(a) His Royal Highness Louis Xavier Marie Guillaume Prince of Luxembourg, Prince of Nassau and Prince of Bourbon-Parma was represented by Mr James Ewins QC and Ms Alexandra Marzec of counsel

(b) Her Royal Highness Tessy Princess of Luxembourg, Princess of Nassau and Princess of Bourbon-Parma was represented by Ms Emma Hargreaves and Mr John Stables of counsel;

(c) The Telegraph Media Group was represented by Mr Greg Callus of counsel.

C The Court read the documents filed in the proceedings.

D The Court directed that copies of the attached Explanatory Note be made available by the Applicant to any person affected by this Order.  The explanatory note is in plain English.  It forms part of this order.  The Explanatory Note must always be supplied to any person affected by this order.

E For the avoidance of doubt this reporting restriction order supersedes the reporting restriction order made in this case on 13 October 2017.  The order of 13 October 2017 is discharged with immediate effect.

ORDER

1.   Duration
This order shall have effect until the conclusion of the financial remedy proceedings between the Applicant and the First Respondent.

2.   Who is bound
This order binds all persons and all companies (whether acting by their directors, employees or agents or in any other way) who know that the order has been made.

4.   Territorial Limitation
In respect of persons outside England and Wales:

(a) Except as provided for in sub-paragraph (ii) below, the terms of this order do not affect or concern anyone outside the jurisdiction of this court.

(b) The terms of this order will bind the following persons in a country or state outside the jurisdiction of this court:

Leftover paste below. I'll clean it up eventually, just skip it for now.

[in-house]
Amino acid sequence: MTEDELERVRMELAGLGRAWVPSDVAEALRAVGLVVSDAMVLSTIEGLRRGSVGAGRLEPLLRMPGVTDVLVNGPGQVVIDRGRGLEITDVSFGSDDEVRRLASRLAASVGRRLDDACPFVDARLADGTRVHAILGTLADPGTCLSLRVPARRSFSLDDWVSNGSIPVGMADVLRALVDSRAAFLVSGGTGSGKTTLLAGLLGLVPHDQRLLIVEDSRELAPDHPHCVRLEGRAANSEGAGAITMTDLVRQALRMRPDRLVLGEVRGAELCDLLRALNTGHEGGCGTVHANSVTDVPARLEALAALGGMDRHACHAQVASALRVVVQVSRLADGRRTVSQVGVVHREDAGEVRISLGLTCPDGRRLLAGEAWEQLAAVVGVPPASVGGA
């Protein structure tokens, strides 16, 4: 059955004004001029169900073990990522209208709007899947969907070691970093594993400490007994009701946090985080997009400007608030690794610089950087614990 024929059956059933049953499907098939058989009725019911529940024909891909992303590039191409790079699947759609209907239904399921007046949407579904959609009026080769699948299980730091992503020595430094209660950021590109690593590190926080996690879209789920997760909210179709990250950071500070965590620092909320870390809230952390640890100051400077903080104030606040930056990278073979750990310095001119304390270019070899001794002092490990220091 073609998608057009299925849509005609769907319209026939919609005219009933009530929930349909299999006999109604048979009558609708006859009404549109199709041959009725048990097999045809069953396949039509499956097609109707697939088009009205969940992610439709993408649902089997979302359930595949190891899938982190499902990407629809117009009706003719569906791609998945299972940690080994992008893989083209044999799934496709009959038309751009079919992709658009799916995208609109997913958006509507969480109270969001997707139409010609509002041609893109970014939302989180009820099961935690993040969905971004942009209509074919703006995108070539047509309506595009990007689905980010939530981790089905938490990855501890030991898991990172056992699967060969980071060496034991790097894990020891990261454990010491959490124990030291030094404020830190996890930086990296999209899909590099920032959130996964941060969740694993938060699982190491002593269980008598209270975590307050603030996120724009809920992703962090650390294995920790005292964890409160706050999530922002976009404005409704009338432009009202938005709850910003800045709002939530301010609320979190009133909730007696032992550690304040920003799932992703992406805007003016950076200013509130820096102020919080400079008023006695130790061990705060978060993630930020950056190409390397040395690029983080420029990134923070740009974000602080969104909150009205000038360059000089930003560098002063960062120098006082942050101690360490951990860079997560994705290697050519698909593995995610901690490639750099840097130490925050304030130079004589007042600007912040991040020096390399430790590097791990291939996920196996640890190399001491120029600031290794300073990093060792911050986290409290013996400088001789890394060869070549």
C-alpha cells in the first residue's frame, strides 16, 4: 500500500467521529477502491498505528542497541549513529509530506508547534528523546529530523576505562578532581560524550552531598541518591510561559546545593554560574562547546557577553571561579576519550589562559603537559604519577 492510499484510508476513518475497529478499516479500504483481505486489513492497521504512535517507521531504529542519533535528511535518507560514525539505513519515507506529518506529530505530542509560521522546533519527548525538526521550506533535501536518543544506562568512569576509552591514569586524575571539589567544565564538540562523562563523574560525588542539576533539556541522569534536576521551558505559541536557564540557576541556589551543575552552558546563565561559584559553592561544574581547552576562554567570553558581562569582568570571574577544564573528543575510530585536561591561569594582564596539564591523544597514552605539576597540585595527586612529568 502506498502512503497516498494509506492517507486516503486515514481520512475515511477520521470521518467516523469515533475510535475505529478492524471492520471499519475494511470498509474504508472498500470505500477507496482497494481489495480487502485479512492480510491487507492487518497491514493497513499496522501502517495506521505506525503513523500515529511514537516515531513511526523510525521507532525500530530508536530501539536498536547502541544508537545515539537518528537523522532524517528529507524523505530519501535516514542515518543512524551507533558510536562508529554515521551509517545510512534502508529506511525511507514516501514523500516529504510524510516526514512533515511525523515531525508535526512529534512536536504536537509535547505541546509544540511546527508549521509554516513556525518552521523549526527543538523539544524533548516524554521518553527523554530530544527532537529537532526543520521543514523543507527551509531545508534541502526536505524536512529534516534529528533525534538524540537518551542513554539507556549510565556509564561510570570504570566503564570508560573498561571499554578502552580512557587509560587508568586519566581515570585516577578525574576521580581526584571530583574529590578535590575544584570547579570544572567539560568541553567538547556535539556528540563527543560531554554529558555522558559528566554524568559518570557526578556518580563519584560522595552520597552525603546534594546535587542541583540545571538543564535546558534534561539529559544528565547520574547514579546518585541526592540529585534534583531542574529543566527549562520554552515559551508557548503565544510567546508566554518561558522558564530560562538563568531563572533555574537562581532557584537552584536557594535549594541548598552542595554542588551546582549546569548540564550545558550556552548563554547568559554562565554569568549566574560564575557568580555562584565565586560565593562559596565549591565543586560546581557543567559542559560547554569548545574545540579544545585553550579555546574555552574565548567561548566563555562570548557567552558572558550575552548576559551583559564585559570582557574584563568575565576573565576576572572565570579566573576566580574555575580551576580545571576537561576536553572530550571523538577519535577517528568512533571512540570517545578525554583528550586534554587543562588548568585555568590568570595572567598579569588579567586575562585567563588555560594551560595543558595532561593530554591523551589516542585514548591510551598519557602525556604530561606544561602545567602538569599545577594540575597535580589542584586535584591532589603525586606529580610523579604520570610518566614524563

(i) the first and second respondents or their agents;

(ii) any person who is subject to the jurisdiction of the court;

(iii) any person who has been given written notice of this order at his residence or place of business within the jurisdiction of this court;

(iv) any person who is able to prevent acts or omissions outside the jurisdiction of this court which constitute or assist in a breach of the terms of this order;

(v) any other person, only to the extent that this order is declared enforceable by or is enforced by a court in that country or state.

5.   Undertakings 
The applicant will not without permission of the court seek to enforce this order in any country, state or territory outside England and Wales.

6.   Publishing restrictions
This order prohibits the publishing or broadcasting in any newspaper, magazine, public computer network, internet website, sound or television broadcast or cable or satellite programme service or otherwise of: